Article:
The Paris Review


Elena Ferrante, Art of Fiction No. 228

Interviewed by Sandro and Sandra Ferri


When does a book seem publishable to you?


When it tells a story that, for a long time, unintentionally, I had pushed away, because I didn’t think I was capable of telling it, because telling it made me uncomfortable. Again, in the case of The Days of Abandonment the writing freed the story in a short time, over one summer. Actually, that was true for the first two parts. Then suddenly I began to make mistakes, I lost the tone. I wrote and rewrote the last part all that fall. It was a time of great anxiety. It doesn’t take much to convince yourself that you’ve forgotten how to tell a story. I didn’t know how to get Olga out of her crisis truthfully, as truthfully as I’d narrated her falling into it. The hand was the same, the writing was the same, there was the same choice of vocabulary, same syntax, same punctuation, and yet the tone had become false. For months I felt that the preceding pages were beyond my abilities, and now I no longer felt equal to my own work. It made me bitter. You’d rather lose yourself than find yourself, I thought. Then everything started up again. But even today I don’t dare reread the book. I’m afraid that the last part has only the appearance of good writing.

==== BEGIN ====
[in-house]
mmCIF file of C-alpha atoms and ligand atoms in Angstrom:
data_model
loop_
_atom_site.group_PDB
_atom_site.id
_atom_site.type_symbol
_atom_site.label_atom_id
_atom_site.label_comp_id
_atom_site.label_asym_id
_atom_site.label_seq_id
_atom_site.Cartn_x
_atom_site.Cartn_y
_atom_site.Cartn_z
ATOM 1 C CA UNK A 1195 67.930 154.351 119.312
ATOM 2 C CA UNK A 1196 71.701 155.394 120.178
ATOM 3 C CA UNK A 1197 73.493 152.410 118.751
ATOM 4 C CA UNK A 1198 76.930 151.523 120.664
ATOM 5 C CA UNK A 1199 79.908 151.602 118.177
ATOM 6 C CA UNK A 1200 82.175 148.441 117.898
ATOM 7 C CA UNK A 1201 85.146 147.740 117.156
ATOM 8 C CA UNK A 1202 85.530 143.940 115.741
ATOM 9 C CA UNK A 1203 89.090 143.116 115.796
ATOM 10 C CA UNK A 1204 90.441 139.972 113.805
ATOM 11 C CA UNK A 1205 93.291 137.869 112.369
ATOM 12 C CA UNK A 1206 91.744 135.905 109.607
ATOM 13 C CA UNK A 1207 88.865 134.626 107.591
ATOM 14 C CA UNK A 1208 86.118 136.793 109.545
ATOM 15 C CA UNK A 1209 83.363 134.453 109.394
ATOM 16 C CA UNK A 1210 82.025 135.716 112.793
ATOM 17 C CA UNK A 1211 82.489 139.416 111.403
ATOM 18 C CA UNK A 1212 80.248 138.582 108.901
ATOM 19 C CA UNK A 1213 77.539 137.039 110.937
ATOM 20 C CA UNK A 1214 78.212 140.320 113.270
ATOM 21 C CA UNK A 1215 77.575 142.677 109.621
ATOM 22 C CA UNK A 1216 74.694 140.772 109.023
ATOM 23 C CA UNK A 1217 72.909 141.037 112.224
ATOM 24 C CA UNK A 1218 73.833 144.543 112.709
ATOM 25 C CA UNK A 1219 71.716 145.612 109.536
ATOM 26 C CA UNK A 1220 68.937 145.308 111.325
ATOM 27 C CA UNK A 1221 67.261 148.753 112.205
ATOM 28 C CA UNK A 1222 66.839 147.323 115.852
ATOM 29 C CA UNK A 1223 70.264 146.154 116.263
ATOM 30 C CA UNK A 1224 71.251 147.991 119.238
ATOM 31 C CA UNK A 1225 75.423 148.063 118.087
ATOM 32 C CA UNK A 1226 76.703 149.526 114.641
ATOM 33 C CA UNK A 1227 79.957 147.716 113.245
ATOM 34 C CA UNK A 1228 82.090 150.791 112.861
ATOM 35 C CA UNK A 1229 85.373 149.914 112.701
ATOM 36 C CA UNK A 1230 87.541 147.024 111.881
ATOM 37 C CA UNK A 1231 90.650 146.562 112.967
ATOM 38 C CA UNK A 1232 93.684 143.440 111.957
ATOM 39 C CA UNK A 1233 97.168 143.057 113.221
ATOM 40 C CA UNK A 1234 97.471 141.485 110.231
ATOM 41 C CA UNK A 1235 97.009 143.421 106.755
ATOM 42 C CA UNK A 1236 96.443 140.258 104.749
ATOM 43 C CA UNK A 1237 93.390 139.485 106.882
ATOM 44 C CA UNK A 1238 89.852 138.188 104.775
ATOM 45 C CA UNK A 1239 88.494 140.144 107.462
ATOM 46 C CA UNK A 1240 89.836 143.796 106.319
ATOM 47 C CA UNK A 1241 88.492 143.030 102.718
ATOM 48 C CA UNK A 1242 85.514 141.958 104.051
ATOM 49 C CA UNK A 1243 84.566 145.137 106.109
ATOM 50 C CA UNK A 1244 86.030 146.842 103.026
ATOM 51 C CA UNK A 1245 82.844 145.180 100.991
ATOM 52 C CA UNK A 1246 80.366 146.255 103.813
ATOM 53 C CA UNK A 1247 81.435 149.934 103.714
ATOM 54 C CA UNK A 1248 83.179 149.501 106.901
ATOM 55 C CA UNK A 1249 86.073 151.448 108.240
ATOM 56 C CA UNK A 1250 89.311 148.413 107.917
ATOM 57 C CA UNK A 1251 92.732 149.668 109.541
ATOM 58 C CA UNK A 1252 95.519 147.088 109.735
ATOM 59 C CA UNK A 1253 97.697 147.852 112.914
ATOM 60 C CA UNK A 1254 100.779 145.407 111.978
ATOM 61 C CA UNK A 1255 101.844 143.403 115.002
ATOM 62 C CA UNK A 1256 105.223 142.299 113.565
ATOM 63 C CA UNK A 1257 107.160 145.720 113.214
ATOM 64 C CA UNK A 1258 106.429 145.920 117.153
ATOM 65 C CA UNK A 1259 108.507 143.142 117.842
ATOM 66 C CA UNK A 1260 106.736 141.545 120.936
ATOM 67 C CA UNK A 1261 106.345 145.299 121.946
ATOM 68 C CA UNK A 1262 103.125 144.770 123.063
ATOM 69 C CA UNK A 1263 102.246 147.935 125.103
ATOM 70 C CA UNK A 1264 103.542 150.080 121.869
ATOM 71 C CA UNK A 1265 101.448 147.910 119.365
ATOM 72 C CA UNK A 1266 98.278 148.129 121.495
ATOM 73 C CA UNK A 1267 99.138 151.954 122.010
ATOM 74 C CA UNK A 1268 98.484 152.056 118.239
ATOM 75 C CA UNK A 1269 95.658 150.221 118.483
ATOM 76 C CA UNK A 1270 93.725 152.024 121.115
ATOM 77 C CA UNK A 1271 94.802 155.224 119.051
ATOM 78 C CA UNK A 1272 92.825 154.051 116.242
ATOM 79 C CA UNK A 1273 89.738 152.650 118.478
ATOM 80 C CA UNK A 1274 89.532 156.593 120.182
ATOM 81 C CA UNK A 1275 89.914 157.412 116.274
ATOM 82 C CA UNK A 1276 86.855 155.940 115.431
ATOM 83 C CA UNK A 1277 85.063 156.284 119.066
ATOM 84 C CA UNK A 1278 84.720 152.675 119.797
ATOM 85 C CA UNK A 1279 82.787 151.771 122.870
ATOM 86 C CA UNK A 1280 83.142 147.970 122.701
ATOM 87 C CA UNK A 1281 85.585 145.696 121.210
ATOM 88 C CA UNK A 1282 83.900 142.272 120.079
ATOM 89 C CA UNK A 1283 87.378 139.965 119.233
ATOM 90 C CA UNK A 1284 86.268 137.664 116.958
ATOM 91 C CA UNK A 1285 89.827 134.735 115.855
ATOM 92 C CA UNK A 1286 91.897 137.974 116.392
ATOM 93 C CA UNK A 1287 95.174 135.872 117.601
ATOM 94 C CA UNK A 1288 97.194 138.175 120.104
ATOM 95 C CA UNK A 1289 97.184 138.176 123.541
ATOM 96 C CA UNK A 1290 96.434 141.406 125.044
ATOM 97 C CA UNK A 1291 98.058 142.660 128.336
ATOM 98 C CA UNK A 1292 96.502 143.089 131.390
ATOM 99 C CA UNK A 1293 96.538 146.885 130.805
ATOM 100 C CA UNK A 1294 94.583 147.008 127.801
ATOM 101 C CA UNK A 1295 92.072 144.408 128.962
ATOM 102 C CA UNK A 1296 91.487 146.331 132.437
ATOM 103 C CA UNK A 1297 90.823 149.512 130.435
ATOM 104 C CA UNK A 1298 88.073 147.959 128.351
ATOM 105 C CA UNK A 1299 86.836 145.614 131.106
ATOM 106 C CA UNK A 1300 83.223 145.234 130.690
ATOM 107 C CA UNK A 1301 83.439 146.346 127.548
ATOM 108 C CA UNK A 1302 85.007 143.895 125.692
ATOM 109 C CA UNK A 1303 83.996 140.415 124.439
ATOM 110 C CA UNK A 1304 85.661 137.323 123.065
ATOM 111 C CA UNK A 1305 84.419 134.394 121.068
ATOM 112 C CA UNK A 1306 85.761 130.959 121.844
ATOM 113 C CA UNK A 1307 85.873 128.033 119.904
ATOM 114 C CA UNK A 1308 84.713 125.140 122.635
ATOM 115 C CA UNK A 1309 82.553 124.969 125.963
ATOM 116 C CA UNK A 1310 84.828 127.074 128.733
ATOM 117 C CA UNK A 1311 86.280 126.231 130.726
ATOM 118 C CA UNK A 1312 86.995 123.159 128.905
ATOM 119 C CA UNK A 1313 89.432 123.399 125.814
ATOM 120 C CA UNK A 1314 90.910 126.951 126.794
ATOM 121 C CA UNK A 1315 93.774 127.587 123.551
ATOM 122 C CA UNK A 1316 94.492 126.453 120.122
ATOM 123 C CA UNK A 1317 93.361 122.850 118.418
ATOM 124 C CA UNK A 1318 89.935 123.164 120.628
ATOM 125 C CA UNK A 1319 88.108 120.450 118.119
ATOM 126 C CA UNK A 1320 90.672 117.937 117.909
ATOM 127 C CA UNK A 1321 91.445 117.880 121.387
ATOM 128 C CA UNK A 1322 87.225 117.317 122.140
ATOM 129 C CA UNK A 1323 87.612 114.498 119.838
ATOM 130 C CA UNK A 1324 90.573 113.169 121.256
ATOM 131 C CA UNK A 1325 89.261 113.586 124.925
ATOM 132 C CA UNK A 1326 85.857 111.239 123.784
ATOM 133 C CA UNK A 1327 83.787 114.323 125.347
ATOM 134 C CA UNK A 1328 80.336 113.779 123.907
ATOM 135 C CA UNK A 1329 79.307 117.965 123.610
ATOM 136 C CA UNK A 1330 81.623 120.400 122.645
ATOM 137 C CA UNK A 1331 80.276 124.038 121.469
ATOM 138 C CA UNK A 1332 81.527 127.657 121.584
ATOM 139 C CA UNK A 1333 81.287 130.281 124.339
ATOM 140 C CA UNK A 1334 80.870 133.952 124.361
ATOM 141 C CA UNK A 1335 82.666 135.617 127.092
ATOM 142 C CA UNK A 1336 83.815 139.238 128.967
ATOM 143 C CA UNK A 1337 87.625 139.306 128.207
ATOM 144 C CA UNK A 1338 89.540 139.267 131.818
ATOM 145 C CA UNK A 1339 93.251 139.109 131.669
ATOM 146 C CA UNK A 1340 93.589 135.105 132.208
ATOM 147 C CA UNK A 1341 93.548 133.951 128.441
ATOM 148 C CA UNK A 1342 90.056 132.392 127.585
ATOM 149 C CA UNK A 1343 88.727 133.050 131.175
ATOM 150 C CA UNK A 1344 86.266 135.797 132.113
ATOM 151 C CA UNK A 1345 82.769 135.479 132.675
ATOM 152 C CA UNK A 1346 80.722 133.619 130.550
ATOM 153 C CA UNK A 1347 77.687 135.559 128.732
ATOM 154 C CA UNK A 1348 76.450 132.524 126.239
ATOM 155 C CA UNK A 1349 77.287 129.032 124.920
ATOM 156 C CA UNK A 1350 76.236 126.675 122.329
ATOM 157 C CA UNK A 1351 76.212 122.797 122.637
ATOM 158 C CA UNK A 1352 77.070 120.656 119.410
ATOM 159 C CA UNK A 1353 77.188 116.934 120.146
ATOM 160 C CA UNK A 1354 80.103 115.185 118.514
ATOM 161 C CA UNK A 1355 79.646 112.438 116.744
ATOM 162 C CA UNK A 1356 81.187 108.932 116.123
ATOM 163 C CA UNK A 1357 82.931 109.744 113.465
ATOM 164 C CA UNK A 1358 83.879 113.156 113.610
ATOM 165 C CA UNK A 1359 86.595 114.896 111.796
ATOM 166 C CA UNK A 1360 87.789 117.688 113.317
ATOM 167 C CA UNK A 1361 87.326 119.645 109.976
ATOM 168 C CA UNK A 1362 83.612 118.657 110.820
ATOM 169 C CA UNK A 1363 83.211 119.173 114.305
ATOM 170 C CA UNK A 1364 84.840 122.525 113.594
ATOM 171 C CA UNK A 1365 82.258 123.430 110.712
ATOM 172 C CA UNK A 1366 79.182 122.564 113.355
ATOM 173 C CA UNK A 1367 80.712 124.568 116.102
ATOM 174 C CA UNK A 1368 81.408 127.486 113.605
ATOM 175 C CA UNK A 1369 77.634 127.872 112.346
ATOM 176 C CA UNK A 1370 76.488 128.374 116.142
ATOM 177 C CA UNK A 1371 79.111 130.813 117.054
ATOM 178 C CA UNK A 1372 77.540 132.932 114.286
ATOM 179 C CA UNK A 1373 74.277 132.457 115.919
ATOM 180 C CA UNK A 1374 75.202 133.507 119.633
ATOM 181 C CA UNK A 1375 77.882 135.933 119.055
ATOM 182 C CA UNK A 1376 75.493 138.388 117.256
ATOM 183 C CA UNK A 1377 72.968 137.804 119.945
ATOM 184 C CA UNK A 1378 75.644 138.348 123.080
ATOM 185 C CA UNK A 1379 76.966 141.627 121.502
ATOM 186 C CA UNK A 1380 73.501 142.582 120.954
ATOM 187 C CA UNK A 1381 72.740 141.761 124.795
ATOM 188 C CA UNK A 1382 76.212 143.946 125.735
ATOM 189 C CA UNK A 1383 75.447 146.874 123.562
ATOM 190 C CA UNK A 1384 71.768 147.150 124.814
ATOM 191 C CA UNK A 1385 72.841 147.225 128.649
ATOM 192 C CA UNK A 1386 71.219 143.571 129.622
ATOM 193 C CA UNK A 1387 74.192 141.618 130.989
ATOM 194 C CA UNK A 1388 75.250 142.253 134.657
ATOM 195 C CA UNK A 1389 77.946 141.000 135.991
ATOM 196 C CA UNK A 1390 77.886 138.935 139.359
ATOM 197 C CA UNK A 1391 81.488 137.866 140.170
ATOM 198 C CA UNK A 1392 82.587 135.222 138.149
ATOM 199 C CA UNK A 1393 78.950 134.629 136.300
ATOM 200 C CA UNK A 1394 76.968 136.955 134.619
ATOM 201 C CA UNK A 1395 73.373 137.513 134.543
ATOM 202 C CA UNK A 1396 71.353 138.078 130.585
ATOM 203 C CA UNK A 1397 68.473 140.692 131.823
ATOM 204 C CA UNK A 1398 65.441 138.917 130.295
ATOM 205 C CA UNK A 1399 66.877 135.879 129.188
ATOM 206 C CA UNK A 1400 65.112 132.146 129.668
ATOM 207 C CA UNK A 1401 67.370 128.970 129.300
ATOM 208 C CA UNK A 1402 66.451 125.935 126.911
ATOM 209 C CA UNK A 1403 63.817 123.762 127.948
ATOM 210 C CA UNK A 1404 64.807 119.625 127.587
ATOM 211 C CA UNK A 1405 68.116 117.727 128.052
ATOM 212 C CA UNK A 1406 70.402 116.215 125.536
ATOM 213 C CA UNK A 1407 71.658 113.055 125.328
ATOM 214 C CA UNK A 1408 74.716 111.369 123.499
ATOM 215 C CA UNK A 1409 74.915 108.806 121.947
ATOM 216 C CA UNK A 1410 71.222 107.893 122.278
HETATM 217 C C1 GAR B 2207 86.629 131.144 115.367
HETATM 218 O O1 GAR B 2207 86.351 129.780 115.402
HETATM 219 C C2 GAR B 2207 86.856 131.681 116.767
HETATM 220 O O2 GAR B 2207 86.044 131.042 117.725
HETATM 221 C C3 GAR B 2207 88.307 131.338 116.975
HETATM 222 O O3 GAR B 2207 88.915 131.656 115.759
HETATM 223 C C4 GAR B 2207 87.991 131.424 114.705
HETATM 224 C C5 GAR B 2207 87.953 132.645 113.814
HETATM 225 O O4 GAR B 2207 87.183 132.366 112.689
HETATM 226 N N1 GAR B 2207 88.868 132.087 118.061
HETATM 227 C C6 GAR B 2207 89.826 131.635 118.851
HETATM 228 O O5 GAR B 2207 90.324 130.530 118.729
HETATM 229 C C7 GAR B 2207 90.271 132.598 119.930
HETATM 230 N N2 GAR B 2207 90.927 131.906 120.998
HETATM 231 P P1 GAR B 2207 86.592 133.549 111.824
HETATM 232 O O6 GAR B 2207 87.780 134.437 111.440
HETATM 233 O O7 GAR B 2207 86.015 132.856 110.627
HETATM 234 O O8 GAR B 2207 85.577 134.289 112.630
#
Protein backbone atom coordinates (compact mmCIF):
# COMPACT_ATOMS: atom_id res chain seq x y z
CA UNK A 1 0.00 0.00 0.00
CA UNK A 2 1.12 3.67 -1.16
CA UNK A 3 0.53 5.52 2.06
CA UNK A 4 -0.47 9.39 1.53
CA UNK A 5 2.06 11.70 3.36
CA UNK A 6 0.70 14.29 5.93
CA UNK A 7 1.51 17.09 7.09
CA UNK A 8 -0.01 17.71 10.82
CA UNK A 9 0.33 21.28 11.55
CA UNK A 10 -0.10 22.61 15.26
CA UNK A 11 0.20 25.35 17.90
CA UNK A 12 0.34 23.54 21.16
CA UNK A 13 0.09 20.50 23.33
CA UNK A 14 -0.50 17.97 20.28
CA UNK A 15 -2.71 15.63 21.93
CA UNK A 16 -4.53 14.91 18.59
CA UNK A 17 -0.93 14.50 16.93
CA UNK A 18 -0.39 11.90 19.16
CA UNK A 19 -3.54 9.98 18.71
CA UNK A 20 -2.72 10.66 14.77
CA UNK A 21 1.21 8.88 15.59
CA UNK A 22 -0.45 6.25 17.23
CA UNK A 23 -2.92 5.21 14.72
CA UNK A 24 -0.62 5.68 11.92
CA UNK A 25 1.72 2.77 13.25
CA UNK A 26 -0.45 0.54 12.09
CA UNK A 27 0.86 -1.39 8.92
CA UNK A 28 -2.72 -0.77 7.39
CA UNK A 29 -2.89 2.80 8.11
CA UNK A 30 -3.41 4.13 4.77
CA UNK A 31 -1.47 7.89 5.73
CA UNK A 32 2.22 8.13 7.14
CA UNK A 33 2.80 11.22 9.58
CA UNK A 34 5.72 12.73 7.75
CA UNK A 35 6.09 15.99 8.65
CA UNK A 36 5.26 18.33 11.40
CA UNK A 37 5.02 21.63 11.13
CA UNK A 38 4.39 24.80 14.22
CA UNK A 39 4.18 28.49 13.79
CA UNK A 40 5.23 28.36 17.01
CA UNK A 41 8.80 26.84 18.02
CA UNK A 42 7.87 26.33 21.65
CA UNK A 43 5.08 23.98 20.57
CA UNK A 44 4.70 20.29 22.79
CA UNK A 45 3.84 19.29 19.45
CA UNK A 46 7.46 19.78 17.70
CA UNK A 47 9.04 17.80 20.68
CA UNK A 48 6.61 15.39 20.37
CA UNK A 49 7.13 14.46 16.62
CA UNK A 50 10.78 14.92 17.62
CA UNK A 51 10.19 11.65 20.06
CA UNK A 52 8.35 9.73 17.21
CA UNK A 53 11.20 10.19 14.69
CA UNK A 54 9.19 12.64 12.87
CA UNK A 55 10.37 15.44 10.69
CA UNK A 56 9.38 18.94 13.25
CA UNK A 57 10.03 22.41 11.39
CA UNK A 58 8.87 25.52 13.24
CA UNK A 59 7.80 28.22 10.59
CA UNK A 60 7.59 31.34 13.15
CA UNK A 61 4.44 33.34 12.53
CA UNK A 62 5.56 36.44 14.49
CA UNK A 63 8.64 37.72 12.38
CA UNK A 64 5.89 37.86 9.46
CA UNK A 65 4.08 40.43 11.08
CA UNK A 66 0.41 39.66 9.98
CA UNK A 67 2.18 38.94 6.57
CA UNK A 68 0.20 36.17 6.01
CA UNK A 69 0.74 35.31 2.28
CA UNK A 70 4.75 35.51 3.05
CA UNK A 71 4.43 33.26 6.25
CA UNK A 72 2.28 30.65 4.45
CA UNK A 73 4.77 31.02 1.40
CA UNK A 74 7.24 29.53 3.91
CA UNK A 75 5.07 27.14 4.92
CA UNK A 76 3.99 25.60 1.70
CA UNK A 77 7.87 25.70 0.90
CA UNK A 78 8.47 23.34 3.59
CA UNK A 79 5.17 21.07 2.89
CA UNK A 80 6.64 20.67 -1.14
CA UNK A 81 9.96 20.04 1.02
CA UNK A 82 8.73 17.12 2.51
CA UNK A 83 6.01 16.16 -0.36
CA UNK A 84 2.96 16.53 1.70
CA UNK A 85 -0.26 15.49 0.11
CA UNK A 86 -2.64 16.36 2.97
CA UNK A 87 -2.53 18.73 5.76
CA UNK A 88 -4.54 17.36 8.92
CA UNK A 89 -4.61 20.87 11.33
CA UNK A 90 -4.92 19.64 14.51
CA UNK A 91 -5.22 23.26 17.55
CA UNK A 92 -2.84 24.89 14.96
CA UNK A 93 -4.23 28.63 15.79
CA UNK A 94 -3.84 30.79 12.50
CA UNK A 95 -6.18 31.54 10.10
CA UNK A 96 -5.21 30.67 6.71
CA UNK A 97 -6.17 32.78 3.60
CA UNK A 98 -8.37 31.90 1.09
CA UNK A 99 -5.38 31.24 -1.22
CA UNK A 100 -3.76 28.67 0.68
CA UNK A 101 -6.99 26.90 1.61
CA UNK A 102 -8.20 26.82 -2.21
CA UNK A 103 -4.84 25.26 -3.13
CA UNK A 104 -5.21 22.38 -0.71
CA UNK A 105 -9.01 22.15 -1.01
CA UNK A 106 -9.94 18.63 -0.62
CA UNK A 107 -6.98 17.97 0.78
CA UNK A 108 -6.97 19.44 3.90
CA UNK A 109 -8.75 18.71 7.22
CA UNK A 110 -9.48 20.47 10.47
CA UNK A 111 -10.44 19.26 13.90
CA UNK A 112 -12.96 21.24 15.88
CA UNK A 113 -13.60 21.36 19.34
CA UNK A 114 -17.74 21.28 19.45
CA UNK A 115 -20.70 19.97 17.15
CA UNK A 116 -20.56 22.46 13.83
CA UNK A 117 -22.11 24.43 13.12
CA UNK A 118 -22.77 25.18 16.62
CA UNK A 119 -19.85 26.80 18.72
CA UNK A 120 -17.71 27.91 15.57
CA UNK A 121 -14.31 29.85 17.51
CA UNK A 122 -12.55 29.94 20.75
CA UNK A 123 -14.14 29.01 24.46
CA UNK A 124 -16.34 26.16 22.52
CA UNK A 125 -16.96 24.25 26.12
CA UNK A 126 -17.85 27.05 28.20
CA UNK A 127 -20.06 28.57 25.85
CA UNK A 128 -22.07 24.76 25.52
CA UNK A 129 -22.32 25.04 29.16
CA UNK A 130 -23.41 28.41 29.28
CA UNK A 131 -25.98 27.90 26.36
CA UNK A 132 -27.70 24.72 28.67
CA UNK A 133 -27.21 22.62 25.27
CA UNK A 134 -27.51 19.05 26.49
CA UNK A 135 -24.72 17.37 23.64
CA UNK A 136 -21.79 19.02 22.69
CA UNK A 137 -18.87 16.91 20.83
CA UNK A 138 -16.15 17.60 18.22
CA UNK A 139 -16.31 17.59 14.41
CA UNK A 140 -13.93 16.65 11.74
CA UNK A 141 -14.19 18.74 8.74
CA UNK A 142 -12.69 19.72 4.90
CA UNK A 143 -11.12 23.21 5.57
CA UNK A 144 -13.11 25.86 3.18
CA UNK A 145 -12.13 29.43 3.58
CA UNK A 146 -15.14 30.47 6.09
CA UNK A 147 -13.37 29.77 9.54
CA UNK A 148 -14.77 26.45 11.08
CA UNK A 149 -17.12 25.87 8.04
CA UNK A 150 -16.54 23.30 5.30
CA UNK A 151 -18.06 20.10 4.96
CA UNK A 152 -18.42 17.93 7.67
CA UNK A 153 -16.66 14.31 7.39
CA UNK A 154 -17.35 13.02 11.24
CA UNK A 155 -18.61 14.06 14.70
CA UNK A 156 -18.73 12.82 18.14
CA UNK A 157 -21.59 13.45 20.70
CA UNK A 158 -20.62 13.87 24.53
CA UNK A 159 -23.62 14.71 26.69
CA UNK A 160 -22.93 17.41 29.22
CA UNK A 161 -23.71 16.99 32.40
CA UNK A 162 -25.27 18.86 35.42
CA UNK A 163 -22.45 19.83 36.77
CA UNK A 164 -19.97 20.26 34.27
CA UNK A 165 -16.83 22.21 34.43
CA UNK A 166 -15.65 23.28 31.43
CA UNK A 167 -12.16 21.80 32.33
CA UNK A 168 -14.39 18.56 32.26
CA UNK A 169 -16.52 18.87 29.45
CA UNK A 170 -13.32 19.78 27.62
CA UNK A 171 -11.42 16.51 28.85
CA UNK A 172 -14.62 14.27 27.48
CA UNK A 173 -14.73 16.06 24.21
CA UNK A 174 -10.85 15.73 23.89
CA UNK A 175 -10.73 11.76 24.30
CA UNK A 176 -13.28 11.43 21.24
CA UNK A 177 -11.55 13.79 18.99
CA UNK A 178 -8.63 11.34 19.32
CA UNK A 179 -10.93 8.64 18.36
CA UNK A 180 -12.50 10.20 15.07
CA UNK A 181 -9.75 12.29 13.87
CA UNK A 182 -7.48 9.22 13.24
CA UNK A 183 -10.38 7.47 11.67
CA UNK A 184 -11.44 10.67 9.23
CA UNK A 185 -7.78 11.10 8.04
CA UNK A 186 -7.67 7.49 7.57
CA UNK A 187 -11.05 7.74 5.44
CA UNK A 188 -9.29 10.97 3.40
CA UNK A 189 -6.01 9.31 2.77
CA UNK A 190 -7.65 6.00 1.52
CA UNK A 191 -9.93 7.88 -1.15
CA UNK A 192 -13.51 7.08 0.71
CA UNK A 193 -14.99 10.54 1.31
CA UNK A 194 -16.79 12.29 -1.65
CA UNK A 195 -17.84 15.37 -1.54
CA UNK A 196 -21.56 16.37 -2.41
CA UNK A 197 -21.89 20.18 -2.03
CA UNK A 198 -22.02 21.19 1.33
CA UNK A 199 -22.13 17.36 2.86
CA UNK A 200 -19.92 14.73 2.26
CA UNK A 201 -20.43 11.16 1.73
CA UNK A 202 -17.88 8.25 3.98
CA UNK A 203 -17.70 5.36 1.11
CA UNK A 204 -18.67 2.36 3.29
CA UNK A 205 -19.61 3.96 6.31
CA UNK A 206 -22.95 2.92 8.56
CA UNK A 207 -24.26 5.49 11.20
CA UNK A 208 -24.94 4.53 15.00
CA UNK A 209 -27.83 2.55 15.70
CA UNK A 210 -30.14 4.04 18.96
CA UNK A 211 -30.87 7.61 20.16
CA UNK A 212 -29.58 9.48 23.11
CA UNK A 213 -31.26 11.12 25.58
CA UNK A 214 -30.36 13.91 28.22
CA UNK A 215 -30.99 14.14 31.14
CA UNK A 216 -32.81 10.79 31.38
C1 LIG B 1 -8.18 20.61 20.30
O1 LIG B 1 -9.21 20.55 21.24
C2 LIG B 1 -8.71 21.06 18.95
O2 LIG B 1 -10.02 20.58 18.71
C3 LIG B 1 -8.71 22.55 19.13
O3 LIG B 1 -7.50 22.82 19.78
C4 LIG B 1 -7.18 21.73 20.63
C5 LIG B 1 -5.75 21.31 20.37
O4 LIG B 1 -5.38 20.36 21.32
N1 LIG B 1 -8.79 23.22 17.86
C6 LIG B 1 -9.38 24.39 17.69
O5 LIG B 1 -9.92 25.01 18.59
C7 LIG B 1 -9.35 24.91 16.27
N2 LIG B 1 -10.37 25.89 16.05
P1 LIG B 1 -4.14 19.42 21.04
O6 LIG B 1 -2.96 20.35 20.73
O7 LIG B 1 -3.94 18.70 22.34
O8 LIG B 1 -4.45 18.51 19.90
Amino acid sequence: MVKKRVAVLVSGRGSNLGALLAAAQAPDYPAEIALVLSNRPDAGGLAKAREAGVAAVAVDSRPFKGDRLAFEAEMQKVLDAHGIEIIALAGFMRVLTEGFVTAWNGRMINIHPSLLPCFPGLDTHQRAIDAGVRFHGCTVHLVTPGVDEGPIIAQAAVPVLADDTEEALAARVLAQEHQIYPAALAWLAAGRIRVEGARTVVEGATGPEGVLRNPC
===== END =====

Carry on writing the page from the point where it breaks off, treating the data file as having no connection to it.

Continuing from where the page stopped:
Do you think this anxiety of yours has something to do with being a woman? Do you have to work harder than a male writer, just to create work that isn’t dismissed as being “for women”? Is there a difference between male and female writing?


I’ll answer with my own story. As a girl—twelve, thirteen years old—I was absolutely certain that a good book had to have a man as its hero, and that depressed me. That phase ended after a couple of years. At fifteen I began to write stories about brave girls who were in serious trouble. But the idea remained—indeed, it grew stronger—that the greatest narrators were men and that one had to learn to narrate like them. I devoured books at that age, and there’s no getting around it, my models were masculine. So even when I wrote stories about girls, I wanted to give the heroine a wealth of experiences, a freedom, a determination that I tried to imitate from the great novels written by men. I didn’t want to write like Madame de La Fayette or Jane Austen or the Brontës—at the time I knew very little about contemporary literature—but like Defoe or Fielding or Flaubert or Tolstoy or Dostoyevsky or even Hugo. While the models offered by women novelists were few and seemed to me for the most part thin, those of male novelists were numerous and almost always dazzling. That phase lasted a long time, until I was in my early twenties, and it left profound effects.

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